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The subject of death and our own mortality are difficult topics for many people, but it’s important to talk about what happens when someone passes away without a will. It’s especially challenging when it happens to a loved one, and it’s even more challenging when they lived here in Texas. There are specific laws in…

Whether you are young or old, you might not think about estate planning, but it’s never too early to plan for the future. If you are a couple who have just start having children, or you’re kids are all grown up and out of the house you really need to think about what will happen…

Right of Privacy: Does Police Intrusion Without Search Warrant in Someone Else’s Home Violate Civil Liberties? A recent  article  in Voice For the Defense, a publication of the Texas Criminal Defense Lawyers Association highlighted an appellate case handled by Blizzard and Zimmerman attorneys Morgan Walker and Matt Zimmerman.  The article poses the question of whether…

  I wanted to talk to you about the crucial aspects to consider when hiring an appellate attorney and the kind of questions you should ask to ensure they’re the right fit for you.   Now, let me tell you, appeals are no ordinary matter. They possess a distinct nature that sets them apart from…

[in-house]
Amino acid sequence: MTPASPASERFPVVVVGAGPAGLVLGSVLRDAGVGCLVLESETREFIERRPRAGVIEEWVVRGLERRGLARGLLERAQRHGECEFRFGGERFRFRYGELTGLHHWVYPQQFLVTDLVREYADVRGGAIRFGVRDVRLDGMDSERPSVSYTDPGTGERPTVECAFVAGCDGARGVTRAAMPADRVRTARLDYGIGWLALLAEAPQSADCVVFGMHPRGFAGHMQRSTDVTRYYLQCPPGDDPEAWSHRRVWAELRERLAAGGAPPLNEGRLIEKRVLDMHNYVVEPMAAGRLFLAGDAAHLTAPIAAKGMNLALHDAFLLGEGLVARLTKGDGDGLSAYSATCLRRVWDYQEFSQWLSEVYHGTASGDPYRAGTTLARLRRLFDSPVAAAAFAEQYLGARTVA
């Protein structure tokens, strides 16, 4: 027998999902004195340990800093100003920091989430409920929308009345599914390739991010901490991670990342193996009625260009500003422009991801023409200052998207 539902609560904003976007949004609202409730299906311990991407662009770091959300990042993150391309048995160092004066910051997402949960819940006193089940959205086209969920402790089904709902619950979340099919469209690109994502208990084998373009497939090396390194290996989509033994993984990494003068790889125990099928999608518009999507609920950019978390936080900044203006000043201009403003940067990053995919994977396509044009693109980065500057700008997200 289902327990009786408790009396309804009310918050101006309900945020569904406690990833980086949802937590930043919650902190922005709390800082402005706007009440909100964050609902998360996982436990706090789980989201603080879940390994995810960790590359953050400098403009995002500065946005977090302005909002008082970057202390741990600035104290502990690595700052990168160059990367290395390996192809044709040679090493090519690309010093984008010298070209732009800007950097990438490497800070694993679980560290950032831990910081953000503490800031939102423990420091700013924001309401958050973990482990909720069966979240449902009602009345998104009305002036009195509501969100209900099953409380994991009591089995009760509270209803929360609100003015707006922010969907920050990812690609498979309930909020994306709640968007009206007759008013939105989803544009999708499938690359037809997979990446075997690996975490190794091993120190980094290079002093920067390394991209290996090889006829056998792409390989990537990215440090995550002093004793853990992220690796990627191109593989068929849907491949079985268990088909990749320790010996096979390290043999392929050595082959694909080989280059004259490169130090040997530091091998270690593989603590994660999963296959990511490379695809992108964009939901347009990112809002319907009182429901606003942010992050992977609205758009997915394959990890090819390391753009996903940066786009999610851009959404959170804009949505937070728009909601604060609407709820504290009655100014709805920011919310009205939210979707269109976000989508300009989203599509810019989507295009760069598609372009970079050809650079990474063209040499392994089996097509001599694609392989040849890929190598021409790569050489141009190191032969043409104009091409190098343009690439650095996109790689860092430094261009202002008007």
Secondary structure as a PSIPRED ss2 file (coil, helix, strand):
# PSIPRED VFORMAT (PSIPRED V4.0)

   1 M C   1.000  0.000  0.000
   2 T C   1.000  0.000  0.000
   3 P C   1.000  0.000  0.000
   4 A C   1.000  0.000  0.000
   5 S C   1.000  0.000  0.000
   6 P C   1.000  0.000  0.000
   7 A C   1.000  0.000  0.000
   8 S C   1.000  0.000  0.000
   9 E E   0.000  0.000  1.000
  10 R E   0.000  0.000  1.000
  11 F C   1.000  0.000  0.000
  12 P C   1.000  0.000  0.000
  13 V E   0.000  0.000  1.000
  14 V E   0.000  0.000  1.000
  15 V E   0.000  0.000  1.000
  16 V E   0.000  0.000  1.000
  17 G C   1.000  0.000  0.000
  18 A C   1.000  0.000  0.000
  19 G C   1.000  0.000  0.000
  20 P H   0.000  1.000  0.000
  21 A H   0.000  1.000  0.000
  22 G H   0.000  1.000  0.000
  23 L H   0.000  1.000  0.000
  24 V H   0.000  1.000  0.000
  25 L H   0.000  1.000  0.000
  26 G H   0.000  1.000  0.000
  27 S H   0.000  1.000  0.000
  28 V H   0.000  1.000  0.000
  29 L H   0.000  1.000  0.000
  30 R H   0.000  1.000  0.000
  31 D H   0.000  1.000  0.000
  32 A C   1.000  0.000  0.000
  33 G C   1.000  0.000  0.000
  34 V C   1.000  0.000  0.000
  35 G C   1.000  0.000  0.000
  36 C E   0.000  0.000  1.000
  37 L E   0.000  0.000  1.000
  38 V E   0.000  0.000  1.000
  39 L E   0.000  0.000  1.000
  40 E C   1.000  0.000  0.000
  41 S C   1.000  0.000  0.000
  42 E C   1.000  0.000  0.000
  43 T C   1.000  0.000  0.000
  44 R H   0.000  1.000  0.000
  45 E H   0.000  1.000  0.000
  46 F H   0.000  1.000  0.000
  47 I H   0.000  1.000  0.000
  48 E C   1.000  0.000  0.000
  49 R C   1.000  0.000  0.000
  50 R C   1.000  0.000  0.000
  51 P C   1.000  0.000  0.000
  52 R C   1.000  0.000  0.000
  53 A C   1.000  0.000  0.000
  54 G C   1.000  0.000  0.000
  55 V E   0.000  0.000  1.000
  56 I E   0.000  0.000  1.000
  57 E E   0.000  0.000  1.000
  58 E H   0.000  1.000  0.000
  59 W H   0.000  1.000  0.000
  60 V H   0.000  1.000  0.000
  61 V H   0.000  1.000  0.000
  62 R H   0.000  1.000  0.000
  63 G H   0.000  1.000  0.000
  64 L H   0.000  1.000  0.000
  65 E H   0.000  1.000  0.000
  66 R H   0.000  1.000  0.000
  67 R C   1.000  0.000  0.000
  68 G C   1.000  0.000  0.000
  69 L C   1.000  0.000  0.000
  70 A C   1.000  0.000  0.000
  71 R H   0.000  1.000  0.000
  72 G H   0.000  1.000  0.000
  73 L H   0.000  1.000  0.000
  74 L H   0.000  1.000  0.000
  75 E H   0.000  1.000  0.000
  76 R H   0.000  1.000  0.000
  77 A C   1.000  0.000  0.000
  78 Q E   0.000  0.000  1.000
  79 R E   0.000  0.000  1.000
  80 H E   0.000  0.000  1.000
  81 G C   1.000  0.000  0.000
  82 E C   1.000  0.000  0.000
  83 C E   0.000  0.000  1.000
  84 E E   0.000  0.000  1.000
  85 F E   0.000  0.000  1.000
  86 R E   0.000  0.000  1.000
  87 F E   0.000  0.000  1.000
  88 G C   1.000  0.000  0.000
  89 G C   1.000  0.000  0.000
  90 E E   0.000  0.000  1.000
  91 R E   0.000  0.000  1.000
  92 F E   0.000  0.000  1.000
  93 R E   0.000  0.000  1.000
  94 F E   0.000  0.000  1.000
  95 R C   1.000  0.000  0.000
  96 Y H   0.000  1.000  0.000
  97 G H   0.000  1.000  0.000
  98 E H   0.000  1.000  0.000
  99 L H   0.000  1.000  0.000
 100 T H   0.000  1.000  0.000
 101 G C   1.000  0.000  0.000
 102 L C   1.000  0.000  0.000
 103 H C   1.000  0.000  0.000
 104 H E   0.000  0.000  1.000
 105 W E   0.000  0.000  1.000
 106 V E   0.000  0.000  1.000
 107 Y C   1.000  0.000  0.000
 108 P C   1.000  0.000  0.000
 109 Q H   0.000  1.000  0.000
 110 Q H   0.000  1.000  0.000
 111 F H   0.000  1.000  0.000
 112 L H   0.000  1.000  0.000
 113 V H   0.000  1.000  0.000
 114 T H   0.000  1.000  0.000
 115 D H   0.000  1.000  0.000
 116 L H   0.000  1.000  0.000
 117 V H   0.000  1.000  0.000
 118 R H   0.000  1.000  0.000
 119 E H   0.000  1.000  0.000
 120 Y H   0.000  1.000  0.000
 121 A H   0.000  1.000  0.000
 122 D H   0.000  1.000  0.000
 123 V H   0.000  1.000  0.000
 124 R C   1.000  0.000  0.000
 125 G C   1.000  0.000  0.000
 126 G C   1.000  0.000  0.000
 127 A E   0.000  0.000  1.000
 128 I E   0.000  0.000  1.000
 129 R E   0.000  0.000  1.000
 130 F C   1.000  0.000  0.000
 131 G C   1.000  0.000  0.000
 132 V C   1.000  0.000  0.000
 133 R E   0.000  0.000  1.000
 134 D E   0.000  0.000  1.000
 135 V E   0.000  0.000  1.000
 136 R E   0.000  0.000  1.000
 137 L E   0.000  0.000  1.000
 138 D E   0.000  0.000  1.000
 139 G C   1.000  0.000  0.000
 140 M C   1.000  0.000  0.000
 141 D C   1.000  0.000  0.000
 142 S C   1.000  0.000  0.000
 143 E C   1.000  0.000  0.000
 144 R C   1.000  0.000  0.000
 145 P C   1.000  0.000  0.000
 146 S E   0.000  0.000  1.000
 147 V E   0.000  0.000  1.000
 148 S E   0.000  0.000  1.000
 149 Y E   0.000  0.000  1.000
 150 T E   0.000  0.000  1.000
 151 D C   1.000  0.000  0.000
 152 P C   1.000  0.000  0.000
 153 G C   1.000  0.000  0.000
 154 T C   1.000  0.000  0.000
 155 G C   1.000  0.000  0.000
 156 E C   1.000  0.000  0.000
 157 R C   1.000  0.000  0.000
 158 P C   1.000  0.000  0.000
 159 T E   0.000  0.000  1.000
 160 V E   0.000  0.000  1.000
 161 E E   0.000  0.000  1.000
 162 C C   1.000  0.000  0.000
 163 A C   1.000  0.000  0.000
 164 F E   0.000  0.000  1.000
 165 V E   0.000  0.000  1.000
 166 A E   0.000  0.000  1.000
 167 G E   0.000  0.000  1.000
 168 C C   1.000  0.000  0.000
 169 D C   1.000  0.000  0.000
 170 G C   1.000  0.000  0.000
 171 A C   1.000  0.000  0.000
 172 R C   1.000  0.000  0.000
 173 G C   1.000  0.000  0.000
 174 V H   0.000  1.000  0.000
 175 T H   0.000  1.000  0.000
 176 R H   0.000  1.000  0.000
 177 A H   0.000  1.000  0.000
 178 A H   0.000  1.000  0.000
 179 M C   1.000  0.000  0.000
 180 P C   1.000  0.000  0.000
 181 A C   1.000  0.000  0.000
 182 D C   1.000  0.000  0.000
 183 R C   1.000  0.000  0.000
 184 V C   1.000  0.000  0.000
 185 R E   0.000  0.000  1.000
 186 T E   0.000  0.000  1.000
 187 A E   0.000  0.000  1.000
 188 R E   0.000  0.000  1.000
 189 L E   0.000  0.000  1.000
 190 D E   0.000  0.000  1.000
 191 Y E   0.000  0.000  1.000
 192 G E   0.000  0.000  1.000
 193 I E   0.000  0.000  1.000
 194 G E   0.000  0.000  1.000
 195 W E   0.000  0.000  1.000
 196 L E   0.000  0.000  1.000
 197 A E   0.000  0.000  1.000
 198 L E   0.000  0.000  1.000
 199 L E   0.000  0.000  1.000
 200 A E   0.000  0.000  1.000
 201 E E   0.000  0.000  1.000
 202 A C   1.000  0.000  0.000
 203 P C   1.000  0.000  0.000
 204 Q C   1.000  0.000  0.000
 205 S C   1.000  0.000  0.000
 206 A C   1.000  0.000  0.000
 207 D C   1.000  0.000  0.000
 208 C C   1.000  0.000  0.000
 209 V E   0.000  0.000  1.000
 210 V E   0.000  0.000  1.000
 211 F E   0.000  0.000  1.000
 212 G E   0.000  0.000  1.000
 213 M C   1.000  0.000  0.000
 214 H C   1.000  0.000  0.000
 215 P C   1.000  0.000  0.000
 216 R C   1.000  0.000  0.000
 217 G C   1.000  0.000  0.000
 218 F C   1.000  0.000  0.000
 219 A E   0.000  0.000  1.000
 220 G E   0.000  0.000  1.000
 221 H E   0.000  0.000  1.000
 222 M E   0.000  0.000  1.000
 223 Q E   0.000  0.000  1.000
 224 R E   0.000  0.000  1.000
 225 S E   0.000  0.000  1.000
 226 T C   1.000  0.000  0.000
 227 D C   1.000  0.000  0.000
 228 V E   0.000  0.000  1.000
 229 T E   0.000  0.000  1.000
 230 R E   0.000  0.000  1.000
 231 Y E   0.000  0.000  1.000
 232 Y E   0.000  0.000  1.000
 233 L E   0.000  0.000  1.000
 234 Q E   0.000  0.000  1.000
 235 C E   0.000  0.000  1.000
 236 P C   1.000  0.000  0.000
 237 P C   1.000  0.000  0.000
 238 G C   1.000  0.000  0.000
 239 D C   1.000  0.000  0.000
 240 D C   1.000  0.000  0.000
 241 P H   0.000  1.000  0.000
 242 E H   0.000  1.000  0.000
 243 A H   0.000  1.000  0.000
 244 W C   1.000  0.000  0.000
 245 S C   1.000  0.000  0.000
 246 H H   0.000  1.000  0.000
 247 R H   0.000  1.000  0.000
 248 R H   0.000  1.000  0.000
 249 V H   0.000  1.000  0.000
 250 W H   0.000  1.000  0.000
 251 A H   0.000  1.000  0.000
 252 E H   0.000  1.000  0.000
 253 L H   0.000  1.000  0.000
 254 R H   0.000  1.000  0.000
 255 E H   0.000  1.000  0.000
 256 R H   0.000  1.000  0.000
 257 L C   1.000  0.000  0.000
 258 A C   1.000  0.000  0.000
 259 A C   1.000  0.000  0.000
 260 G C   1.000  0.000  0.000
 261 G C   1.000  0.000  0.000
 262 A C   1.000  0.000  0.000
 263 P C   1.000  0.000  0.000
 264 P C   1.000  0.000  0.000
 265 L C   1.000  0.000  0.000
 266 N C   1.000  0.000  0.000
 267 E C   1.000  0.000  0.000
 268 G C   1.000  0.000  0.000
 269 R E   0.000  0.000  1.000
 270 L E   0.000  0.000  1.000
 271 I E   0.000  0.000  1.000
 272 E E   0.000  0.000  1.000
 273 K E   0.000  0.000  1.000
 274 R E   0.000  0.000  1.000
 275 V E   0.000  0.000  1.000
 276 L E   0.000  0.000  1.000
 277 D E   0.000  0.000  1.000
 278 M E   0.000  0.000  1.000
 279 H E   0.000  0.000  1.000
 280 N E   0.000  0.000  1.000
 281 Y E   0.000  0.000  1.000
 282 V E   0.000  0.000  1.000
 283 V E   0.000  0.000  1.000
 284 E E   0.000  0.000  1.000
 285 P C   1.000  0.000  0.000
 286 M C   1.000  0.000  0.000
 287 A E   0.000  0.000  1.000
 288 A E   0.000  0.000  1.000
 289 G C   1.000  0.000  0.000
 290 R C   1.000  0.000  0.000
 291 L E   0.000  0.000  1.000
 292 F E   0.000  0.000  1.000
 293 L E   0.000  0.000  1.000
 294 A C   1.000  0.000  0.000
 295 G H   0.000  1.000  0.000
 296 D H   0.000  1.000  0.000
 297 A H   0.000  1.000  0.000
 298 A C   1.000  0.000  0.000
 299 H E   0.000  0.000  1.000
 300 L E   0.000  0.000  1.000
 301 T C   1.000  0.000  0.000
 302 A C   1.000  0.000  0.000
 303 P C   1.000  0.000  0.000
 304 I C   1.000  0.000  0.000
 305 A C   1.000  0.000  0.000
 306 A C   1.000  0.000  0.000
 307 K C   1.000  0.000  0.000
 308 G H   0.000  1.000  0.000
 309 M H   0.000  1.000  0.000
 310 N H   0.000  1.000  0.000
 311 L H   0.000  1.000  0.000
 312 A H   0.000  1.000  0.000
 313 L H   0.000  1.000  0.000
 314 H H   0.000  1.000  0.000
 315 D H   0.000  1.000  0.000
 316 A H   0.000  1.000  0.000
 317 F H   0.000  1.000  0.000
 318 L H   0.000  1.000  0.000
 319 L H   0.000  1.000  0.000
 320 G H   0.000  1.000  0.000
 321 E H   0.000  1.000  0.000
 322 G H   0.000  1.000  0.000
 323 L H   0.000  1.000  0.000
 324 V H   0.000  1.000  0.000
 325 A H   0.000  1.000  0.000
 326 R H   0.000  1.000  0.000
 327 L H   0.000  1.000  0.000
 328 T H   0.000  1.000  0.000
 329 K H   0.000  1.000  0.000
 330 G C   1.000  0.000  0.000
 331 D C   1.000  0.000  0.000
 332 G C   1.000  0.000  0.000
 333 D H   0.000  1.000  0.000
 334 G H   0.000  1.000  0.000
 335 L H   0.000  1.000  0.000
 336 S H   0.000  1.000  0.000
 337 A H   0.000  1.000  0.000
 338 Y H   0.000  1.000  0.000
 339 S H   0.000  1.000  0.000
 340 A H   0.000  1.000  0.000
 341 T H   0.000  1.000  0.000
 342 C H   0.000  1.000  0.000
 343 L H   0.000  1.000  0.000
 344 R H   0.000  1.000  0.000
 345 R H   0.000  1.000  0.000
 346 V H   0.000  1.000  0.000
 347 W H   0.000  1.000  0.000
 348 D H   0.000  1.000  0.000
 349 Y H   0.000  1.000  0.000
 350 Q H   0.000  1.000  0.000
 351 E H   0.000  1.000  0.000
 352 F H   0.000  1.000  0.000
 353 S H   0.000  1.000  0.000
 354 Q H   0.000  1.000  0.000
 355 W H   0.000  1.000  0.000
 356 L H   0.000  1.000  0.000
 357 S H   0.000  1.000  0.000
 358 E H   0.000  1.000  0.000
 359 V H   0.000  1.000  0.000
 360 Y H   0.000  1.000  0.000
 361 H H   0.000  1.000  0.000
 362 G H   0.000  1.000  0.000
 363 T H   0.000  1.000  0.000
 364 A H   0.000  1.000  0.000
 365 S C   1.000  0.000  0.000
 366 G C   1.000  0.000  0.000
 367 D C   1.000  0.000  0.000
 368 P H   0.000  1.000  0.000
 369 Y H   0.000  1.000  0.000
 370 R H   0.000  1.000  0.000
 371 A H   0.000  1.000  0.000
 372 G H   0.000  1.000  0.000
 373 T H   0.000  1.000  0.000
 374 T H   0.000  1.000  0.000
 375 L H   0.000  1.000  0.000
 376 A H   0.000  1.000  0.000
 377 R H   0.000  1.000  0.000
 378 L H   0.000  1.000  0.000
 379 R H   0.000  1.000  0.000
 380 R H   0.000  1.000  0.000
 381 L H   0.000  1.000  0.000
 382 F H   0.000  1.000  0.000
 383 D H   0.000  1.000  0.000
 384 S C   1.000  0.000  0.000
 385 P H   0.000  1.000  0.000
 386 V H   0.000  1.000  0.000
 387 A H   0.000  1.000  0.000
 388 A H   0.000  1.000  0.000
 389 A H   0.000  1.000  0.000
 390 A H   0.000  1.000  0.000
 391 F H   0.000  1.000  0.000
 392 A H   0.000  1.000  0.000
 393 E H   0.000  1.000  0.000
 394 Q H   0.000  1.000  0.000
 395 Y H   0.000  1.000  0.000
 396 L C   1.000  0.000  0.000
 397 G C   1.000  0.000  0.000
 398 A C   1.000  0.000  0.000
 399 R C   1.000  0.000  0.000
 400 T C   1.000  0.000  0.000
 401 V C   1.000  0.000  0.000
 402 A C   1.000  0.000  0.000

Navigating the complexities of a criminal case can be overwhelming, especially when you’re unsure about attorney communication and when you should expect to hear from your attorney. Here we aim to clarify the communication timeline you can expect from your legal counsel, from the moment of your arrest to the resolution of your case. The…

We do get questions from time to time about what a board certified attorney is. Here at Blizzard and Zimmerman Attorneys, Jacob Blizzard is Board Certified by the Texas Board of Specialization for not only Criminal Law but also Criminal Appellate law. These are two related but separate areas of law. He is one of…

The timeline of the 11.07 writ of habeas corpus application varies widely. From the time you file your writ to the time that you get resolution in your (or loved one’s) case could be as much as two years. It may be as little as three to four months. There are cases that resolve quickly….